By now, you’ve heard that hiring challenges aren’t going away in 2023. The effects of the labor market paradox in 2022, which saw a labor shortage paired with high unemployment rates, will continue to affect the hiring landscape in the new year.
In fact, new data from LinkedIn showed that over half (51%) of all applications were for remote positions, but remote positions only made up 15% of job postings, showing a clear disconnect between job candidates and employers.
To win the talent war, as well as retain talent, the first step should be to align worker preferences with employer needs.
Worker preferences misaligned with employers
The disconnect between employees and employers has always been present but has been exasperated since the pandemic.
“Since the pandemic, employees saw how many roles that were traditionally in-person can be performed effectively in a remote or hybrid environment. They see the advantages of remote work in having a more balanced life, saving time and money on commutes, and even increasing productivity,” says Megan Bloom, Client Executive at leading HR, Health and Wealth Strategic Advisory firm OneDigital. “Employers saw remote work as temporary and many want to return to in-person because it often can cost more to have a distributed workforce if you’re not set up for it.”
As in-office work phases out, and hybrid and remote work becomes permanent for many companies, employers have had to find new ways to connect with employees and keep up with changing needs. “Employers can help bridge the gap between their expectations and their employee’s demands by reevaluating each role and its fitness for hybrid or remote work, along with employee feedback to strategically boost flexibility within their workforce,” says Bloom.
What do workers want?
In 2023, aligning with worker preferences is more important than ever to increase retention rates and keep top talent engaged. There are a few key worker preferences that employers can prioritize, according to Bloom.
Flexibility. When it comes to worker preferences, one size does not fit all, and that applies to work locations, too. A flexible hybrid model, where workers choose which days to come into the office or stay home, increases engagement and performance more than any other model, according to a Gartner study. “When faced with transitioning to a flexible hybrid model, the biggest challenge employers face is middle manager burnout,” says Bloom. “Employers need to train their managers in how to manage employees remotely. A commitment to manager training, along with very intentional employee engagement initiatives, will help support a new culture of work.”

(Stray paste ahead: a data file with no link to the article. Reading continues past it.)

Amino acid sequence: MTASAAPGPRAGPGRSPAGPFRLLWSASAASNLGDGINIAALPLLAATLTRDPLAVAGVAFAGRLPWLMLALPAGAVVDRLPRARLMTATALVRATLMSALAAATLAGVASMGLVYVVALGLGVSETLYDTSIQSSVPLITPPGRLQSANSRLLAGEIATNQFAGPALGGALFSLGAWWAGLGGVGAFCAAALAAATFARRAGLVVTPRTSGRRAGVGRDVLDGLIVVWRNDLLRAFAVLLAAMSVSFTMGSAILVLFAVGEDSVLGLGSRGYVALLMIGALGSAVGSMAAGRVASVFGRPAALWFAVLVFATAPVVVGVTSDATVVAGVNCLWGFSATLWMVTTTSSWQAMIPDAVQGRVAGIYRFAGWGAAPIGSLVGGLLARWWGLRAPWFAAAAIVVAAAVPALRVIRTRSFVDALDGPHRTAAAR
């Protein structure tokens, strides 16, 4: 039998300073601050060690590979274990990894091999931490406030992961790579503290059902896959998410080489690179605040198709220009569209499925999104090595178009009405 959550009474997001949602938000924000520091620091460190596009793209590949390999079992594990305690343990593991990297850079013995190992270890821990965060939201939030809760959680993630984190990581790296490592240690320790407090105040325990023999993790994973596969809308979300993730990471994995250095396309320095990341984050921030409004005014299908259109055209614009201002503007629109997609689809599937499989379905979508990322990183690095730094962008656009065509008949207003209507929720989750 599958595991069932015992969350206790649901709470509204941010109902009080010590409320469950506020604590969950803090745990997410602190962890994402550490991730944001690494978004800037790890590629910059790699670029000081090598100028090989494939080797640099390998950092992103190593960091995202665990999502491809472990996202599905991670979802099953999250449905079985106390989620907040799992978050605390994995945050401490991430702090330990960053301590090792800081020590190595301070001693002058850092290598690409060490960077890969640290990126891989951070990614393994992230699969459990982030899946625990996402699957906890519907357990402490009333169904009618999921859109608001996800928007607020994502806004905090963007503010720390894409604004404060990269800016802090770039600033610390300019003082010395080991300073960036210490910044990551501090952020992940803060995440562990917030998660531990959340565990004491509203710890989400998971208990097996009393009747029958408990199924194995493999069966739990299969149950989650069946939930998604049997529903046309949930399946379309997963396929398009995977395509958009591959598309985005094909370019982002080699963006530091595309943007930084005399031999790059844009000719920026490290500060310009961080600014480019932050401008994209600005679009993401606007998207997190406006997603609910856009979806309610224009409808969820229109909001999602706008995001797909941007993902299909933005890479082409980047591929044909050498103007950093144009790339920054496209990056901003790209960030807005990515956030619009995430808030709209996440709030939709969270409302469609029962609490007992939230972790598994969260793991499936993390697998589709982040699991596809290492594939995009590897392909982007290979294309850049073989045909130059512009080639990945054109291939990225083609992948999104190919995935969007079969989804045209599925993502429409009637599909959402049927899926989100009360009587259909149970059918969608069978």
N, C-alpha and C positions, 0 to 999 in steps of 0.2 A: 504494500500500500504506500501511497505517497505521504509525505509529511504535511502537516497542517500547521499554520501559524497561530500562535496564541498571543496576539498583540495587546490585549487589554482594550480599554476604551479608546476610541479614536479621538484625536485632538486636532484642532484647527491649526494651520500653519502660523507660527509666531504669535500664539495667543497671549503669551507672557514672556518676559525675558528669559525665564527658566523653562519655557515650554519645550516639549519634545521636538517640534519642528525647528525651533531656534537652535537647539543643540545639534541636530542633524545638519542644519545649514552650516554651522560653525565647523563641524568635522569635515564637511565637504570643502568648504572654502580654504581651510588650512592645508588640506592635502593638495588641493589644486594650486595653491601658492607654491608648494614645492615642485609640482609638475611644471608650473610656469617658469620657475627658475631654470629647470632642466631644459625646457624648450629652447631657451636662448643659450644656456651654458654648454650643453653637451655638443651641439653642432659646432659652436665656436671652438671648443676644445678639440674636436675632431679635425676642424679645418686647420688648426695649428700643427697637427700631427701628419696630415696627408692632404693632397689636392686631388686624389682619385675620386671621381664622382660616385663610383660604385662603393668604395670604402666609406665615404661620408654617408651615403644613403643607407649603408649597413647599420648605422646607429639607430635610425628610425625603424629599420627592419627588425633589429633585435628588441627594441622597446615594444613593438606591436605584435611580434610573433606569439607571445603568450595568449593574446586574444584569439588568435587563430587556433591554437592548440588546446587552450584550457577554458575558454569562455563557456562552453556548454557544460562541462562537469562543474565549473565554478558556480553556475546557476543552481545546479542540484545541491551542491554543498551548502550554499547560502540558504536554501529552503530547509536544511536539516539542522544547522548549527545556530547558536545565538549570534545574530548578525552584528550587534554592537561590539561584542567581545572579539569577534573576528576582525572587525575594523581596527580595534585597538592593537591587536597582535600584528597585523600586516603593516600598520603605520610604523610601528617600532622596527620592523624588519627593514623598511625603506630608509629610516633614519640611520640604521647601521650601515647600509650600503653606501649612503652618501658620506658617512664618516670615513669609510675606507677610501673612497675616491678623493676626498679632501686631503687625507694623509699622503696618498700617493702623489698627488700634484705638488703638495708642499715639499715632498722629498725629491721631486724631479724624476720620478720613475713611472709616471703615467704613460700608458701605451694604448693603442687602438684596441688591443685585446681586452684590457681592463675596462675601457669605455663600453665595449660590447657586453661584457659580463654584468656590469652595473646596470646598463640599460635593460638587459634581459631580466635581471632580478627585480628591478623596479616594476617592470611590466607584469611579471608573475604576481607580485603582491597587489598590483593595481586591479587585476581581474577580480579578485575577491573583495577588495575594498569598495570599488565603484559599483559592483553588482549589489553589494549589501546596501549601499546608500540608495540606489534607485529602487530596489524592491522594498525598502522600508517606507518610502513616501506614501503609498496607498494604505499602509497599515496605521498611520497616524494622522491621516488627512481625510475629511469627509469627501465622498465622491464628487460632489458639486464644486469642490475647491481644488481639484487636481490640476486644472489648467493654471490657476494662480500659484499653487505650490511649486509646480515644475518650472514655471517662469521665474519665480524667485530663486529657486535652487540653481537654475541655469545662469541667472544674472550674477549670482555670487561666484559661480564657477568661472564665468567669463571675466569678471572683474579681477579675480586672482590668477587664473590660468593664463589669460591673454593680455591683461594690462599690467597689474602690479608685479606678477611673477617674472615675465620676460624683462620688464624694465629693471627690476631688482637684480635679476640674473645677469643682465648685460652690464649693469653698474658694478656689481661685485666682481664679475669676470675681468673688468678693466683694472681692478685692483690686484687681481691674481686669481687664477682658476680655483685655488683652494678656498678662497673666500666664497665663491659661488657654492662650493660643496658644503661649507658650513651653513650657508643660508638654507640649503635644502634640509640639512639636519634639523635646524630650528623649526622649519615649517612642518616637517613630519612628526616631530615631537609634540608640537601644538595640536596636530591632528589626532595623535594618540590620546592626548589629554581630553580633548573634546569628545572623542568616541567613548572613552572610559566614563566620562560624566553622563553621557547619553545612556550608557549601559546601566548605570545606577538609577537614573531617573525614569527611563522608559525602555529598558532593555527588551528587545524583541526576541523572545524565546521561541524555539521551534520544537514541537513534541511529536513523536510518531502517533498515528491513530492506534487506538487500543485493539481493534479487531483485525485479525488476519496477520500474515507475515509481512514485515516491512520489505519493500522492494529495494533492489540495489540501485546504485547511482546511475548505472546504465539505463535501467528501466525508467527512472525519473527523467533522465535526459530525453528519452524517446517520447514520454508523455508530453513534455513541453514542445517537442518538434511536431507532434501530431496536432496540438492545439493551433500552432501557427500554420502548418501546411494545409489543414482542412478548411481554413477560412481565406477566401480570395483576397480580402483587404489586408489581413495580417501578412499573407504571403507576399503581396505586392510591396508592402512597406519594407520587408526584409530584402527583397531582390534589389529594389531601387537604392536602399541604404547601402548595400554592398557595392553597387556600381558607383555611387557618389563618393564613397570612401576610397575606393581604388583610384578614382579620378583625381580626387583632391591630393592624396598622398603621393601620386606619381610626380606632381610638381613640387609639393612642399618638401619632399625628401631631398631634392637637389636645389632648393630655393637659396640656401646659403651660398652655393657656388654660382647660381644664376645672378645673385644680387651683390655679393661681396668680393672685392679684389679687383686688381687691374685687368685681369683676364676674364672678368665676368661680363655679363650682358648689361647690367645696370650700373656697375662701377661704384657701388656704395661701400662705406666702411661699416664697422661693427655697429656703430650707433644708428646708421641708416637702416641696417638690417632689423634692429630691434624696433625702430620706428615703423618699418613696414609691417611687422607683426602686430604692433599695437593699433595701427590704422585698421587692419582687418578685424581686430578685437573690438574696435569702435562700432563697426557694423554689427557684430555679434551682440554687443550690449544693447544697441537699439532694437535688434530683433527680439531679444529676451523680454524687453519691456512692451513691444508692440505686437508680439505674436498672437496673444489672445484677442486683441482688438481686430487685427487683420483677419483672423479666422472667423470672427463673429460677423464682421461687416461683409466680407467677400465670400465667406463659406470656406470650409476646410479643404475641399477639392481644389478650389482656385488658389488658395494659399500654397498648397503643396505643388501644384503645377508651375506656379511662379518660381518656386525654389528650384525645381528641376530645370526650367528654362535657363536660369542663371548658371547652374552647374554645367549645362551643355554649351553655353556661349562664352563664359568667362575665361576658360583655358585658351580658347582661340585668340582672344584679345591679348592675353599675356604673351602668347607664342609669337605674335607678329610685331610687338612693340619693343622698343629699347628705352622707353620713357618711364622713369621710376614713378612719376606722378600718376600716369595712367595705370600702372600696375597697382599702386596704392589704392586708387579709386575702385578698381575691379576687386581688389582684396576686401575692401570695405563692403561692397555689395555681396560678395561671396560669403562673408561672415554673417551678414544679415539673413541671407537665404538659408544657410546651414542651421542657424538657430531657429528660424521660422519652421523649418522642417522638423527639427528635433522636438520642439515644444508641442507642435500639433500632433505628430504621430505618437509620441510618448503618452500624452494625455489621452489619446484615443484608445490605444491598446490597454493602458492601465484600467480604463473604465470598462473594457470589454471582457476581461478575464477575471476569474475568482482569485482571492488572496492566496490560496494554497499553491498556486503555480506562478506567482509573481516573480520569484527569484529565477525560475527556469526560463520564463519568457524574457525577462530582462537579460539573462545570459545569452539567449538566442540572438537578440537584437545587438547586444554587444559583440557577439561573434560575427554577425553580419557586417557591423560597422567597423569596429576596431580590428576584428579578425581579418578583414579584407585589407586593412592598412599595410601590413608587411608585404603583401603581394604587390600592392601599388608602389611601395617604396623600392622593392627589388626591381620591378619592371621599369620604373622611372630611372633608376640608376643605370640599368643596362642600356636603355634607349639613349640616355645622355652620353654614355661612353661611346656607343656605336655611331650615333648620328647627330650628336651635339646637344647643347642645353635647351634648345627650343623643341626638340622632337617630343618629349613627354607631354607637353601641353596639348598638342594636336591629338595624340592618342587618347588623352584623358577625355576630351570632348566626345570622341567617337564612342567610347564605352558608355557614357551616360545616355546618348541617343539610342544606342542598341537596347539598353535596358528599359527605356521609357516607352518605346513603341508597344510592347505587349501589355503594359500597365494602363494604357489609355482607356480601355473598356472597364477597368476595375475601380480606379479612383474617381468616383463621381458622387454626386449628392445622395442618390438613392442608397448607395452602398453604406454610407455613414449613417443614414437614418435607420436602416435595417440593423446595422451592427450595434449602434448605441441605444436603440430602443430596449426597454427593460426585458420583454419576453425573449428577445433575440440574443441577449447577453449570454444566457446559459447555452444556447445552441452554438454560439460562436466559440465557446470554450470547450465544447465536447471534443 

Role reevaluation. Only 15% of job openings on LinkedIn are for remote roles, according to data. However, many roles that do not offer remote work can be done from home. Since many workers want remote work, it may be a good idea for employers to reevaluate whether they really need employees on-site every day. “Instead of thinking, ‘How do we get workers back in the office?’ companies should be focused on how to use remote work to their advantage and train their people to adapt to this new way of working successfully,” suggests Bloom.
Autonomy. Since the pandemic and the rise of remote work, employees have realized that they can do their best work on their own schedule and are craving autonomy. In fact, Gartner’s research found that workers who determined their own hours were more likely to perform at a higher level and less likely to experience burnout. “Employees can develop more autonomy when they have clearly outlined roles and responsibilities,” says Bloom. She suggests creating a performance management process and having employees set annual goals that managers can periodically check in on. “This way, managers can hold employees accountable without having to micromanage their daily tasks, giving the employee the freedom to make decisions about how they do their work,” says Bloom.
How to begin implementing changes
If you want to stay competitive, it’s important to make sure that you’re aligning your company procedures, policies and values with worker preferences.
Consider asking questions about your company to understand your company culture, such as:
- What are you promoting within your organization about employee engagement and feedback?
- What’s important to you, and
- What are your objectives and values?
“Not every job or employer can have 100% autonomy,” says Bloom, “But if you define your mission, vision and values for employees and align those with what employees are asking for, you can establish a level of autonomy that works for your organization.”